Here, I will share 5 steps to help you move out of this stagnation. They won’t magically transform your life in 1 night (such changes are never permanent because the foundations are not built), but they will help you get the momentum going and help you get back on track.

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1. Realize You’re Not Alone

Everyone stagnates at some point or another. You are not alone in this and more importantly, it’s normal. In fact, it’s amazing how many of my clients actually face the same predicament, even though all of them come from different walks of life, are of different ages, and have never crossed paths.

Realizing you are not alone in this will make it much easier to deal with this period. By trying to “fight it”, you’re only fighting yourself. Accept this situation, acknowledge it, and tell yourself it’s okay. That way, you can then focus on the constructive steps that will really help you.

2. Find What Inspires You

Stagnation comes because there isn’t anything that excites you enough to take action. If you don’t have a habit of setting goals, and instead just leave yourself to daily mundanes, it’s not surprising you are experiencing stagnation.

What do you want to do if there are no limitations? If you can have whatever you want, what will it be? The answers to these questions will provide the fuel that will drive you forward.

On the other hand, even if you are an experienced goal setter, there are times when the goals you set in the past lose their appeal now. It’s normal and it happens to me too. Sometimes we lose touch with our goals, since we are in a different emotional state compared to when we first set them. Sometimes our priorities change and we no longer want to work on those goals anymore. However, we don’t consciously realize this, and what happens is we procrastinate on our goals until it compounds into a serious problem.

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If that’s the case for you, it’s time to relook into your goals. There’s no point in pursuing goals that no longer inspire you. Trash away your old goals (or just put them aside) and ask yourself what you really want now. Then go for them.

3. Give Yourself a Break

When’s the last time you took a real break for yourself? 3 months? 6 months? 1 year? Never? Perhaps it’s time to take a time-out. Prolonged working can cause someone to become disillusioned as they lose sight of who they are and what they want.

Go take some extended leave from work. A few days at bare minimum; a few weeks or months will be great. Some of my ex-colleagues have quit their jobs and took months out to do some self-reflection. Of course, some of us might not have that luxury, so we can stick to a few weeks of leave.

Go on a trip elsewhere and get away from your work and your life. Use this chance to get a renewed perspective of life. Think about your life purpose, what you want and what you want to create for your life in the future.

These are big questions that require deep thinking over them. It’s not about finding the answers at one go, but about taking the first step to finding the answers.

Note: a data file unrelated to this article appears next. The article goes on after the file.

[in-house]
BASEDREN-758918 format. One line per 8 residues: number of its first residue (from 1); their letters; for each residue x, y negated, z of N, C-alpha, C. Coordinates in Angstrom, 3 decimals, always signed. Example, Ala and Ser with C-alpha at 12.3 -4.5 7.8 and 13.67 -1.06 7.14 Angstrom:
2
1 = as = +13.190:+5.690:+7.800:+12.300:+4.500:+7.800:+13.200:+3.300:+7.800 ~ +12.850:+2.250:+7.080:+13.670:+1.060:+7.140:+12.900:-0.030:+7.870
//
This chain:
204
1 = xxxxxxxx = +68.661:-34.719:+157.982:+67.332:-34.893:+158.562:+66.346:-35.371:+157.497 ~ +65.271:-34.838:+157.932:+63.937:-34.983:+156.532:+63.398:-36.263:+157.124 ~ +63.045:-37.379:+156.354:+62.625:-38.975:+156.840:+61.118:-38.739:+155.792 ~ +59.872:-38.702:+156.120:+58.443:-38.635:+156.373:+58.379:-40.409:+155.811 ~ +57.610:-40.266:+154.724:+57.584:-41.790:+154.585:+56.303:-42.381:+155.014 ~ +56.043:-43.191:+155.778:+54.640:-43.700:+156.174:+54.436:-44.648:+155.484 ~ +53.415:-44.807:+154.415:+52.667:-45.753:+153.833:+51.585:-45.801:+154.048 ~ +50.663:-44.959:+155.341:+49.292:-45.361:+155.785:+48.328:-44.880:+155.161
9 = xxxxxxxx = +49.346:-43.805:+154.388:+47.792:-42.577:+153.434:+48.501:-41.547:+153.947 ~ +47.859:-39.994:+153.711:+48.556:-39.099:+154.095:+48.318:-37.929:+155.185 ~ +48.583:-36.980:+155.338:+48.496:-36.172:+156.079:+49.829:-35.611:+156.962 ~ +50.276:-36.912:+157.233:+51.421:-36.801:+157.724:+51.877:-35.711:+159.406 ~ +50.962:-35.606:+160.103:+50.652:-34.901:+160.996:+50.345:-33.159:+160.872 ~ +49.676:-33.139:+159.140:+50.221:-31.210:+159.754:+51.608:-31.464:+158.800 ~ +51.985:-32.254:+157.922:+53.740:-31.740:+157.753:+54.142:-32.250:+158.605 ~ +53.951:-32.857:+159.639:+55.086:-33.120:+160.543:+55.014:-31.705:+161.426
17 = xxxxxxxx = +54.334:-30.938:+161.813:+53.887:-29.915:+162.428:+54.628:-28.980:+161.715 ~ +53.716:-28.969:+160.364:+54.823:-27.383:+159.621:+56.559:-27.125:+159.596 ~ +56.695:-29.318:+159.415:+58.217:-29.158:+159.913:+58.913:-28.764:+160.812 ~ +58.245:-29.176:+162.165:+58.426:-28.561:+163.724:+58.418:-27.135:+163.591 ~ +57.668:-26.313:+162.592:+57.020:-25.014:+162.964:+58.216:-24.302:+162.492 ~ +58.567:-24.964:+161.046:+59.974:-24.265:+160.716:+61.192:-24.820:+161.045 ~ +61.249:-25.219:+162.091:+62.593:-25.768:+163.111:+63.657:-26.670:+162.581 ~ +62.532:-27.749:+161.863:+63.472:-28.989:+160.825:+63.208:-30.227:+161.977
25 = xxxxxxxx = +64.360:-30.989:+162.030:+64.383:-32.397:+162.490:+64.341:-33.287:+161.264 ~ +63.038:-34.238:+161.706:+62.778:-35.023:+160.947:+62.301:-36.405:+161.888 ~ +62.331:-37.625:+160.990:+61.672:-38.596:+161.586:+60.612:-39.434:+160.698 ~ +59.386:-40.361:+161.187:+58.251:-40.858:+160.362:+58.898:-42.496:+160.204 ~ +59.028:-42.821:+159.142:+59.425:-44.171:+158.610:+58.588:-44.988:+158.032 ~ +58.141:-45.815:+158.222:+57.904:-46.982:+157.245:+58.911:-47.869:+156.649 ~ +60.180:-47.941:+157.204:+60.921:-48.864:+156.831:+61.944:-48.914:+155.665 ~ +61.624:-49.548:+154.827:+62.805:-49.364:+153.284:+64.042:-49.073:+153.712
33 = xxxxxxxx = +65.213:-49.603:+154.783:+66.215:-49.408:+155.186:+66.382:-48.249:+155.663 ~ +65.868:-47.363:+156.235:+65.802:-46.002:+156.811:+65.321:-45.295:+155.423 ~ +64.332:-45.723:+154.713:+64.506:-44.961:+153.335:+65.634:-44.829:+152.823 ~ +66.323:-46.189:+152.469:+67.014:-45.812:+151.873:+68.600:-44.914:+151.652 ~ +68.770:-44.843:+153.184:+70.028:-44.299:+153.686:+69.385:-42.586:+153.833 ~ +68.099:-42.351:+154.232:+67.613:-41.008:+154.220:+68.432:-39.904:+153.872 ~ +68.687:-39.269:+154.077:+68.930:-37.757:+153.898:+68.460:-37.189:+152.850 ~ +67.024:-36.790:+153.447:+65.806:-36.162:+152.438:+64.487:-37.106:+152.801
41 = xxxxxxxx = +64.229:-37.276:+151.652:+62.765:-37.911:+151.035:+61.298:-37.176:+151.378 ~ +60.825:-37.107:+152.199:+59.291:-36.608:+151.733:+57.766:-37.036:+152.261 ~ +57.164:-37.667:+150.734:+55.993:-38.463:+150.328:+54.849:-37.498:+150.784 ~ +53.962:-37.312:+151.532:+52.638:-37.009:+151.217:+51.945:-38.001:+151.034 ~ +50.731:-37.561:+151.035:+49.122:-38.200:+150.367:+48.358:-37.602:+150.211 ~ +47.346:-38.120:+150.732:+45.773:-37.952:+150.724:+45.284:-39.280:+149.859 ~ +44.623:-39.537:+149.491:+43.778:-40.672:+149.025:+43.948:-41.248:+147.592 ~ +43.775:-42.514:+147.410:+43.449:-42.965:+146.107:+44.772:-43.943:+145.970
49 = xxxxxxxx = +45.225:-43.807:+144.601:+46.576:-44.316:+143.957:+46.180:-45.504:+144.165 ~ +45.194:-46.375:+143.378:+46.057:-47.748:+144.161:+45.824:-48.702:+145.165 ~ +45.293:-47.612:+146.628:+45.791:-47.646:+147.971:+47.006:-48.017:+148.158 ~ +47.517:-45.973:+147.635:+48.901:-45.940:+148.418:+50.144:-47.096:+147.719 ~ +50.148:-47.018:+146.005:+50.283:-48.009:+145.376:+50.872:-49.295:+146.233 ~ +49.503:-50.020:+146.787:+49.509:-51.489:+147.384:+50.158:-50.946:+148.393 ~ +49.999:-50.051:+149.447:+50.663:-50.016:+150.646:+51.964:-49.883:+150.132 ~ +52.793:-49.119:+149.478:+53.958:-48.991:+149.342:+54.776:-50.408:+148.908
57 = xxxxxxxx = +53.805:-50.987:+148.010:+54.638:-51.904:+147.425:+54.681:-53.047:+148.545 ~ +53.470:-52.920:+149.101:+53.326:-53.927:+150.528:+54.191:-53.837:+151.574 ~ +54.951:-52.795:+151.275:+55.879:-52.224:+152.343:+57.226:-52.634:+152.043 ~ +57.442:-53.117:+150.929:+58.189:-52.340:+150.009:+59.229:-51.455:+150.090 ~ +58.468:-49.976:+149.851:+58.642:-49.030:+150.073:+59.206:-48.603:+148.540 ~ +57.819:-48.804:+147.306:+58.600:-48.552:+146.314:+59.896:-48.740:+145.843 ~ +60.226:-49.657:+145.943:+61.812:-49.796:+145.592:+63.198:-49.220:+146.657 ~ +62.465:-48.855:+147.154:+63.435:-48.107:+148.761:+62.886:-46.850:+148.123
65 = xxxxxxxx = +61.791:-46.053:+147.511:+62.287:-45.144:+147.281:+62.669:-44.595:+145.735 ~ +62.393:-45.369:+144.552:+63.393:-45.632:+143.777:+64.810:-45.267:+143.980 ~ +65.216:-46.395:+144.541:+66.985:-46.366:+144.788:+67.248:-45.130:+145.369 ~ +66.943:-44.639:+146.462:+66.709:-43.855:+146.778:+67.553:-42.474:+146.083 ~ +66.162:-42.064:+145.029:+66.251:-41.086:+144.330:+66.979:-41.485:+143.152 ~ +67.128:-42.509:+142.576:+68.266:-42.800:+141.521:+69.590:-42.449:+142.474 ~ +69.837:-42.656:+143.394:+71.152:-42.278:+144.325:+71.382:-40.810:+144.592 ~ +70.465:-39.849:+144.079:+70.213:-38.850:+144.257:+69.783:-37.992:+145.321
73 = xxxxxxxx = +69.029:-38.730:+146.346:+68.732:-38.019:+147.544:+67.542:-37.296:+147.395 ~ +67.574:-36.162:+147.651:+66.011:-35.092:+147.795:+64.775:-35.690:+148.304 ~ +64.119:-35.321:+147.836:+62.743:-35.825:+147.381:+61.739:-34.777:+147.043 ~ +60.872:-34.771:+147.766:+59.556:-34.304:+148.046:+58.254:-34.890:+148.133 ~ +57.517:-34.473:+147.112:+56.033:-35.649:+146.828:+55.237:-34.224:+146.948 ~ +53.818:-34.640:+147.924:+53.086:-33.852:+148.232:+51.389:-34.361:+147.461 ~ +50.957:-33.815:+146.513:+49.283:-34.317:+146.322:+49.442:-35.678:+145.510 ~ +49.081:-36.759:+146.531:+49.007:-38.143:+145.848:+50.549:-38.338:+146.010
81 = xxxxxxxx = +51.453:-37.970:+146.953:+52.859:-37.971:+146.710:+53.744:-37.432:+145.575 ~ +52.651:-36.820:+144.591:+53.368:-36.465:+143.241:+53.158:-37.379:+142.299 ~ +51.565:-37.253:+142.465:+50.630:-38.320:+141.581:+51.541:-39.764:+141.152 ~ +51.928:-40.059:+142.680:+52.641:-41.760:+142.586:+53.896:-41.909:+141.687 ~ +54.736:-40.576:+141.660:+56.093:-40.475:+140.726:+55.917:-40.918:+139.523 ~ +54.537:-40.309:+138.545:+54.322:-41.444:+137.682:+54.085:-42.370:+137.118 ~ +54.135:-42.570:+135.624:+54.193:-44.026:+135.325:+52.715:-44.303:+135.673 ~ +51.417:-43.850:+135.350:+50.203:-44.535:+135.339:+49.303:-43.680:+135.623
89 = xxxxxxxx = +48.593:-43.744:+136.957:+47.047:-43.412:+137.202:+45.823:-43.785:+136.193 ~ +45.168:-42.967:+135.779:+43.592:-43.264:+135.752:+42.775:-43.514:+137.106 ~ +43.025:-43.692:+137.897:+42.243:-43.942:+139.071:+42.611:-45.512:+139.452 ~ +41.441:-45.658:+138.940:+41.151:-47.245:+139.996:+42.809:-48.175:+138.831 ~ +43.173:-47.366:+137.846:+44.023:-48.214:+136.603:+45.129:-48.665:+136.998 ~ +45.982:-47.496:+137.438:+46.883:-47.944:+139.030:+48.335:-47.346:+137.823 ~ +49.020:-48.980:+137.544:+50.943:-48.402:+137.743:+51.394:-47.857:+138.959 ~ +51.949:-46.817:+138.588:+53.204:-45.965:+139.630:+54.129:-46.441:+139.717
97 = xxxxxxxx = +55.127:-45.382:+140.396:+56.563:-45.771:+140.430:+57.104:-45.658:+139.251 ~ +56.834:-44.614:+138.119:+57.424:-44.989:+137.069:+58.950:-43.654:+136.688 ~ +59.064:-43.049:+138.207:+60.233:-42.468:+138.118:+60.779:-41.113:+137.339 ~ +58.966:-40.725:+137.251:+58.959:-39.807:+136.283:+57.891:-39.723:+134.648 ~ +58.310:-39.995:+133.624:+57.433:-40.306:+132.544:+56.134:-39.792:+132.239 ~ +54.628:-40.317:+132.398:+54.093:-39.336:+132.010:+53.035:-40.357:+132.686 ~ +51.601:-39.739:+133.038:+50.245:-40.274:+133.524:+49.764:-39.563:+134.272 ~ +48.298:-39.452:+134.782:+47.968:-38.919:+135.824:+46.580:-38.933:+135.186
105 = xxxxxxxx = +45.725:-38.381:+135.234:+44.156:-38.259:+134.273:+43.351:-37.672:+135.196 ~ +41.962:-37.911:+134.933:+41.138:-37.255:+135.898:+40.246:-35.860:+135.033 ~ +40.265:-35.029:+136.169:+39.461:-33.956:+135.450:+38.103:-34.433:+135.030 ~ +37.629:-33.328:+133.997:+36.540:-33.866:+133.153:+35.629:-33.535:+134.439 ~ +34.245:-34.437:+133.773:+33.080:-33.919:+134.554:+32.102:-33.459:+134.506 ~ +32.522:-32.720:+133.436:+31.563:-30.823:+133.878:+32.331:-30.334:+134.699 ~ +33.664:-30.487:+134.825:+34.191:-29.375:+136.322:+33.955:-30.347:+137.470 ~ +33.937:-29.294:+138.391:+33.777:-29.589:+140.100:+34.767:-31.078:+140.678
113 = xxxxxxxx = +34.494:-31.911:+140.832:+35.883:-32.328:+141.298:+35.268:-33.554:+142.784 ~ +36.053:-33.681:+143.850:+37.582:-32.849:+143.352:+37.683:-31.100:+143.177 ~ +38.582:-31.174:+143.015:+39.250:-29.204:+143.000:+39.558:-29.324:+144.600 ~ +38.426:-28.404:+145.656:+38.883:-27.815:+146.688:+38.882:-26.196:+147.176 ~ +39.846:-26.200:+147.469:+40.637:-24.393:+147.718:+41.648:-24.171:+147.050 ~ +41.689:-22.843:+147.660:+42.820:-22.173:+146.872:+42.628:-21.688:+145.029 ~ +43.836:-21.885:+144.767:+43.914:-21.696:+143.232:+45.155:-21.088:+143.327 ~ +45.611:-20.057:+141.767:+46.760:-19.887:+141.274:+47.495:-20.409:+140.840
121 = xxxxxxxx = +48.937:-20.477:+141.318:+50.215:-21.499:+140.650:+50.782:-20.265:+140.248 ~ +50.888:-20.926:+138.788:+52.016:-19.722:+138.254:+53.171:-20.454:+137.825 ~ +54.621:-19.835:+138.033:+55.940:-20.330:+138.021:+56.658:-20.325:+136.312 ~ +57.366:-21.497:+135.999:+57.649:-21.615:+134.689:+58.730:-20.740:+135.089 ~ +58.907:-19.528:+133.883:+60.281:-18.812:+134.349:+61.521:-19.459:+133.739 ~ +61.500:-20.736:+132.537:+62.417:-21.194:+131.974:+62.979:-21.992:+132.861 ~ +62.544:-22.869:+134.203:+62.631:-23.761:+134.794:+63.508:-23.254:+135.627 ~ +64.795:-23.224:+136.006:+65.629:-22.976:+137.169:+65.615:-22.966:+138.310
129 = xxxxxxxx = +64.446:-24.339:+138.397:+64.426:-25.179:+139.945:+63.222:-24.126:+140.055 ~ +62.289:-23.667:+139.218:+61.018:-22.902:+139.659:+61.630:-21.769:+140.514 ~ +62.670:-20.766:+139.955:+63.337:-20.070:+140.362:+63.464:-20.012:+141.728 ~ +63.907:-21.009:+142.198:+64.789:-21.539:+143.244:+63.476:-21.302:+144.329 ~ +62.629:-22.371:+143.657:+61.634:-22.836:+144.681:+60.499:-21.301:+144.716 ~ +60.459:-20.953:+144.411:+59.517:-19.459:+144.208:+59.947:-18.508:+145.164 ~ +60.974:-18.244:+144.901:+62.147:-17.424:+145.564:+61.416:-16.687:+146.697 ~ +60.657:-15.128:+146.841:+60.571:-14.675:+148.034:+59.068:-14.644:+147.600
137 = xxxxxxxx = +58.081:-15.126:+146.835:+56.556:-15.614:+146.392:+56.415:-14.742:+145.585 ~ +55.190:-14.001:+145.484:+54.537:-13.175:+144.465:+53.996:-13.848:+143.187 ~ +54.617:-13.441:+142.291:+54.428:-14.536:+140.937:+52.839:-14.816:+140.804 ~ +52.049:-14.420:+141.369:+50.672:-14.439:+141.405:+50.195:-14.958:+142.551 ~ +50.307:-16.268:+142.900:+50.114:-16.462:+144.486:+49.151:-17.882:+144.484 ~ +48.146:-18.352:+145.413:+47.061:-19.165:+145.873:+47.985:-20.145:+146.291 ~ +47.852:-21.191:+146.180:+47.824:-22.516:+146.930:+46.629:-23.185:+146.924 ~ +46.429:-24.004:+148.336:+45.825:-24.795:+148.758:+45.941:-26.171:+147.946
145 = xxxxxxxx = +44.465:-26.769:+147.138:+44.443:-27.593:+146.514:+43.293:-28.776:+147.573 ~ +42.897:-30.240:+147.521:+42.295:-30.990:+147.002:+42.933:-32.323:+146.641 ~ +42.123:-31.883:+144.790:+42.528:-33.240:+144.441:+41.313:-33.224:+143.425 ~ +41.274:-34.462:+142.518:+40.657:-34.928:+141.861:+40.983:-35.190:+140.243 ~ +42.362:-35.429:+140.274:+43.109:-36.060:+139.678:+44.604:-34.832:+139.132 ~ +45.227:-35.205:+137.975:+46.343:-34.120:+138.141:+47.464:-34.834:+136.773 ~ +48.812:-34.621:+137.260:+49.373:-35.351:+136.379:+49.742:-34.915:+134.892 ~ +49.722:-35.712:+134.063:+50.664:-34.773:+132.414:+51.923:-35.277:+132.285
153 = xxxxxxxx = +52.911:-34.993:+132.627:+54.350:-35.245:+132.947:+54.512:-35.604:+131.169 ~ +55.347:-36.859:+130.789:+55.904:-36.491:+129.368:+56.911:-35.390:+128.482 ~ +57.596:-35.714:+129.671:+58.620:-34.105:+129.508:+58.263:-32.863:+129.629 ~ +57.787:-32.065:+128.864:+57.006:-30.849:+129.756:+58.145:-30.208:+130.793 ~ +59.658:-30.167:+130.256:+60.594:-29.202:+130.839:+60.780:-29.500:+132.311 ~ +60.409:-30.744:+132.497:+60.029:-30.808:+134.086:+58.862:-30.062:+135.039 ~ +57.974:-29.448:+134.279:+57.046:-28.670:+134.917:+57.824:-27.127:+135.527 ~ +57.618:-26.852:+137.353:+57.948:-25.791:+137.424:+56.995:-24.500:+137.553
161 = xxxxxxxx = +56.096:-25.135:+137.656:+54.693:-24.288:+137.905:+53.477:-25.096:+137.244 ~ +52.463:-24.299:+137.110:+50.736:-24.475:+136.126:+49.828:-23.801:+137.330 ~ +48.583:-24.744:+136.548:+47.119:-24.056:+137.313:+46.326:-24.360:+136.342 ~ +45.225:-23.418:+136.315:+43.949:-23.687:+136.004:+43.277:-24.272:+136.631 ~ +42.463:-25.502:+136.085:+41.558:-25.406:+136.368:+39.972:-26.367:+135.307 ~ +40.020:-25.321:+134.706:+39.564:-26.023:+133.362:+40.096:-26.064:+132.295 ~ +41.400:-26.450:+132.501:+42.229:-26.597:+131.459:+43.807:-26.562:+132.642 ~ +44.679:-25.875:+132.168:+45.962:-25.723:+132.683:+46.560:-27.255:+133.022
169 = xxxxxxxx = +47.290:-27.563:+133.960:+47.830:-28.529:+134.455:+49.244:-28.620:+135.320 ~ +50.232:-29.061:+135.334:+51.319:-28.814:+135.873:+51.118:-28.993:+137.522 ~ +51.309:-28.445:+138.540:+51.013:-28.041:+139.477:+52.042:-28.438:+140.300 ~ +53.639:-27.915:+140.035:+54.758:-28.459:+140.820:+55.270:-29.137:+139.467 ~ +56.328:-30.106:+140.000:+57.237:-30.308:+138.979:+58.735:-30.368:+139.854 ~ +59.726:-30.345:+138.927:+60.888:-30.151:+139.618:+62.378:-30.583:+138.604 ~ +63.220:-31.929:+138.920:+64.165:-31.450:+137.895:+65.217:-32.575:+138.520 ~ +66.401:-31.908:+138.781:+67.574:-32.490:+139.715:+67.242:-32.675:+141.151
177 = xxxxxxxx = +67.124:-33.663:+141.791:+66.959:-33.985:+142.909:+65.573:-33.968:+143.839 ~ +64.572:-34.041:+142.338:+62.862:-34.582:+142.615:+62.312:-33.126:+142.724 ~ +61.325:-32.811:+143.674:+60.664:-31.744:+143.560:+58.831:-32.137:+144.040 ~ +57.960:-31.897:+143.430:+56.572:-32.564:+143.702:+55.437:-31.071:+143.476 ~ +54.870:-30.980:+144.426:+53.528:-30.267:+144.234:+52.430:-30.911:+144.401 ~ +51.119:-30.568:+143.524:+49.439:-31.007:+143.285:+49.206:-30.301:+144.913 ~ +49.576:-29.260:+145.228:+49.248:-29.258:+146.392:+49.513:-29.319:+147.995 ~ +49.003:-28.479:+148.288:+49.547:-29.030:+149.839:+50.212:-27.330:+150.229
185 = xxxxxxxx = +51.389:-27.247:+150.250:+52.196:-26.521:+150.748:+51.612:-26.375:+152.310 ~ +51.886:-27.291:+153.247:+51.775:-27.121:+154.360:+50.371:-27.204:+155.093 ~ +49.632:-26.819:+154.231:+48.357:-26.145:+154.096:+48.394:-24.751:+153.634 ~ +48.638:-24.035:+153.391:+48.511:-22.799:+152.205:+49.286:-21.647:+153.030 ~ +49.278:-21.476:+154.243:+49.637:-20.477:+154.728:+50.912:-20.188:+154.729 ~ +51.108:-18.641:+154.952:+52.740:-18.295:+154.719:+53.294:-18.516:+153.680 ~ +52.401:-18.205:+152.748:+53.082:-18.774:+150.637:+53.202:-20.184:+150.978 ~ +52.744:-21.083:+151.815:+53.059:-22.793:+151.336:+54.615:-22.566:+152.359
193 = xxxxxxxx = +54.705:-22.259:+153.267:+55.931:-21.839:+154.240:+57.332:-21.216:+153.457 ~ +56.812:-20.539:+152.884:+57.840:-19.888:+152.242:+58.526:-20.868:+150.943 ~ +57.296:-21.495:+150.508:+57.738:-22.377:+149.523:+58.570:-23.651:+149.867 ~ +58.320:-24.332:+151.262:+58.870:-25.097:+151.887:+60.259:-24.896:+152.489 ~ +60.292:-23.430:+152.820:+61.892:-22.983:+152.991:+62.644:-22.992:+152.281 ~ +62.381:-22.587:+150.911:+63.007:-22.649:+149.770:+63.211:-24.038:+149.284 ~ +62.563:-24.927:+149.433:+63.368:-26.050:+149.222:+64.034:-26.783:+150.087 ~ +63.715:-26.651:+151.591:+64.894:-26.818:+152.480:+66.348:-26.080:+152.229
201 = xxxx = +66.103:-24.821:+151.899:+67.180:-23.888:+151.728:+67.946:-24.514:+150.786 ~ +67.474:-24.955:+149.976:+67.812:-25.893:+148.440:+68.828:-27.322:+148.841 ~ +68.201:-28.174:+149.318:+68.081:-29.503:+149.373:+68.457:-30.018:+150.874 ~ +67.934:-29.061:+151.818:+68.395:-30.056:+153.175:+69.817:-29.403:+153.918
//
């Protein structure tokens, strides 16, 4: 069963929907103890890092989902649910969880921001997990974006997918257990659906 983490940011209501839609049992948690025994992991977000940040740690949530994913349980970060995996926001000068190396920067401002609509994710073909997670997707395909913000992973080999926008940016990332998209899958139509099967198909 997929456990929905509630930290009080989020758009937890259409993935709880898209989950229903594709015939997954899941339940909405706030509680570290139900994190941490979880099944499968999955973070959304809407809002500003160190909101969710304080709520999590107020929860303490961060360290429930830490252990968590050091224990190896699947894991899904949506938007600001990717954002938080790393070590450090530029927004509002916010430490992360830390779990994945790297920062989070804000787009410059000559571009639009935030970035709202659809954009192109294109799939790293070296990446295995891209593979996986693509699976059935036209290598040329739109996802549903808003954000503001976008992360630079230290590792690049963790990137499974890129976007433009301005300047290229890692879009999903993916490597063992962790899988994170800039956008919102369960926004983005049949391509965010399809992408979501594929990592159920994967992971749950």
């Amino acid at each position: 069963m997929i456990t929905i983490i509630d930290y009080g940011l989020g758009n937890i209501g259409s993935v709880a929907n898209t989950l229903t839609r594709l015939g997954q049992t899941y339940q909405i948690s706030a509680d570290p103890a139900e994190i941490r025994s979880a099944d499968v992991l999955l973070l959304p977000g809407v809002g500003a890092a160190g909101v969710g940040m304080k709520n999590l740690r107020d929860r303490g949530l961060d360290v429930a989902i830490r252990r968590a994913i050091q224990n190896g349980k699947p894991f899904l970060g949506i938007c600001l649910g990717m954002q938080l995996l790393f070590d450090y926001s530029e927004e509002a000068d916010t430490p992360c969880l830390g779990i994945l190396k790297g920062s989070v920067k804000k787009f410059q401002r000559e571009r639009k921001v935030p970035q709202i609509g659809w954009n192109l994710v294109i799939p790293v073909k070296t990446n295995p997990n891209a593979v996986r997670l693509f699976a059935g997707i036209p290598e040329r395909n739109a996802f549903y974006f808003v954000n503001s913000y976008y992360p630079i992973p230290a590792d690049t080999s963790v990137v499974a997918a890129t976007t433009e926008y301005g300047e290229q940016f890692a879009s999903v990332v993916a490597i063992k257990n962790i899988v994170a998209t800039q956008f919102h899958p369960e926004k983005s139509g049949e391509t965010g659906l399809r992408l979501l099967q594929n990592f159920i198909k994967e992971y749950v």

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4. Shake up Your Routines

Being in the same environment, doing the same things over and over again and meeting the same people can make us stagnant. This is especially if the people you spend the most time with are stagnant themselves.

Change things around. Start with simple things, like taking a different route to work and eating something different for breakfast. Have your lunch with different colleagues, colleagues you never talked much with. Work in a different cubicle if your work has free and easy seating. Do something different than your usual for weekday evenings and weekends. Cultivate different habits, like exercising every day, listening to a new series of podcasts every morning to work, reading a book, etc (here’re 6 Proven Ways To Make New Habits Stick). The different contexts will give you different stimulus, which will trigger off different thoughts and actions in you.

When I’m in a state of stagnancy, I’ll get a sense of what’s making me stagnate. Sometimes it’s the environment I’m in, sometimes it’s the people I’ve been hanging out with, sometimes it’s my lifestyle. Most of the times it’s a combination of all these. Changing them up helps to stir myself out of the stagnant mode.

5. Start with a Small Step

Stagnation also comes from being frozen in fear. Maybe you do want this certain goal, but you aren’t taking action. Are you overwhelmed by the amount of work needed? Are you afraid you will make mistakes? Is the perfectionist in you taking over and paralyzing you?

Let go of the belief that it has to be perfect. Such a belief is a bane, not a boon. It’s precisely from being open to mistakes and errors that you move forward.

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Break down what’s before you into very very small steps, then take those small steps, a little step at a time. I had a client who had been stagnating for a long period because he was afraid of failing. He didn’t want to make another move where he would make a mistake. However, not wanting to make a mistake has led him to do absolutely nothing for 2-3 years.

On the other hand, by doing just something, you would already be making progress, whether it’s a mistake or not. Even if you make a supposed “mistake”,  you get feedback to do things differently in the next step. That’s something you would never have known if you never made a move.

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Featured photo credit: Anubhav Saxena via unsplash.com